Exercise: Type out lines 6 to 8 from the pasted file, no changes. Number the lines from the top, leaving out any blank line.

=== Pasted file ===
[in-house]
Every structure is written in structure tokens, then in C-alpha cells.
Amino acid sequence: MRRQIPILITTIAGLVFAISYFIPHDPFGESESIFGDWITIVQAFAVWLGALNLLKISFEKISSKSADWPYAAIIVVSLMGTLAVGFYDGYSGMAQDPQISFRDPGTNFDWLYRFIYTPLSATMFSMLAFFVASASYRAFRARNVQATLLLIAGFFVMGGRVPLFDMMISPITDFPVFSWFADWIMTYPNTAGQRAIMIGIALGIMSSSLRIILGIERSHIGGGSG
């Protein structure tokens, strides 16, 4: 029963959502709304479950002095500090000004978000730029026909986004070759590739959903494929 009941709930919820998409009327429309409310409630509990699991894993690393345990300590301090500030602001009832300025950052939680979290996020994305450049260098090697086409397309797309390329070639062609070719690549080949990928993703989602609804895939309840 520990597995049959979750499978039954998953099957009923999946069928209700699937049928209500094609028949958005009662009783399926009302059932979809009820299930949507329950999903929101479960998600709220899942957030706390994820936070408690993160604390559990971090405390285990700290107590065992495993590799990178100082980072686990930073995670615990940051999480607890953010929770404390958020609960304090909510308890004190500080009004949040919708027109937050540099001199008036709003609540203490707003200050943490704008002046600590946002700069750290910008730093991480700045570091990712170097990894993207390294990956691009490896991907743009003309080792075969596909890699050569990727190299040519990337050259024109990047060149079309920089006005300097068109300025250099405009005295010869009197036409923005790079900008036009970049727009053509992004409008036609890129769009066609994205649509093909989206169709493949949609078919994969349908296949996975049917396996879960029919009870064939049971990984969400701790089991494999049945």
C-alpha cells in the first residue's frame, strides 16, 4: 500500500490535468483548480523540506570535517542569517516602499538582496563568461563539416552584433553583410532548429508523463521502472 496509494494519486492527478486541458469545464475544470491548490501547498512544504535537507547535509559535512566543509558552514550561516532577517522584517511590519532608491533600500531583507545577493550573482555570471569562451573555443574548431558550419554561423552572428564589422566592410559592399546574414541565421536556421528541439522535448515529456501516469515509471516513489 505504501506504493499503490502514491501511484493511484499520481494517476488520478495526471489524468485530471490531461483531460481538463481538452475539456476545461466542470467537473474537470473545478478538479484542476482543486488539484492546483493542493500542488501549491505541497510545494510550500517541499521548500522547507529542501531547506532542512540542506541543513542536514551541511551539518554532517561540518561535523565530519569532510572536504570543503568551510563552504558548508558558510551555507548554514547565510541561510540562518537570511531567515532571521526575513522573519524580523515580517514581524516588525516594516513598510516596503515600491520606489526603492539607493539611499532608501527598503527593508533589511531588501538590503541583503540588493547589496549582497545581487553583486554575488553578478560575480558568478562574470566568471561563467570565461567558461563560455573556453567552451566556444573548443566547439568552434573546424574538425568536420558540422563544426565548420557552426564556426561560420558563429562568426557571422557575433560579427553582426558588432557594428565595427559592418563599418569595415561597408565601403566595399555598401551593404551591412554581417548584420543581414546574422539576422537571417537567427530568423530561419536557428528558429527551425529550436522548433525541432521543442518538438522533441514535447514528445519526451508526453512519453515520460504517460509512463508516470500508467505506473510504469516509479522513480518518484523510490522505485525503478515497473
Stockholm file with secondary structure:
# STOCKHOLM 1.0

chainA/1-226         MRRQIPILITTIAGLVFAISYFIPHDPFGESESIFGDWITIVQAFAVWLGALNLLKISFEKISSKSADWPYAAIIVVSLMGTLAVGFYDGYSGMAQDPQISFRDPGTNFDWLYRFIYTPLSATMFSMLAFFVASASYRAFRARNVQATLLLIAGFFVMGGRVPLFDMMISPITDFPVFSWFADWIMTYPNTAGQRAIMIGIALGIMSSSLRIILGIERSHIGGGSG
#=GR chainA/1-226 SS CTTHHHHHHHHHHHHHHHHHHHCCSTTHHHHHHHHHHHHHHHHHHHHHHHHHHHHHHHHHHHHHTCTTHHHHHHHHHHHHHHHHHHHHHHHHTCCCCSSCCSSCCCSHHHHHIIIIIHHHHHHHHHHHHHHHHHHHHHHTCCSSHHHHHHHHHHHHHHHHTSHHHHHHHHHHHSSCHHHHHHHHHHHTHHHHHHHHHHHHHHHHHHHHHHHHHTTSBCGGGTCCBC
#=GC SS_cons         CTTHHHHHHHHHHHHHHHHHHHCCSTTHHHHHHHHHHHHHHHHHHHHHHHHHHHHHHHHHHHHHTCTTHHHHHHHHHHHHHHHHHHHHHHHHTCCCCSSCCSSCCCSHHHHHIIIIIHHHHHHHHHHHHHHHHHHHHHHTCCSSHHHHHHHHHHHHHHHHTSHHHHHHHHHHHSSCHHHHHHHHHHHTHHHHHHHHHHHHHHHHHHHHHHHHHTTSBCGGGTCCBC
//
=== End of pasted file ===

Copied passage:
Stockholm file with secondary structure:
# STOCKHOLM 1.0

chainA/1-226         MRRQIPILITTIAGLVFAISYFIPHDPFGESESIFGDWITIVQAFAVWLGALNLLKISFEKISSKSADWPYAAIIVVSLMGTLAVGFYDGYSGMAQDPQISFRDPGTNFDWLYRFIYTPLSATMFSMLAFFVASASYRAFRARNVQATLLLIAGFFVMGGRVPLFDMMISPITDFPVFSWFADWIMTYPNTAGQRAIMIGIALGIMSSSLRIILGIERSHIGGGSG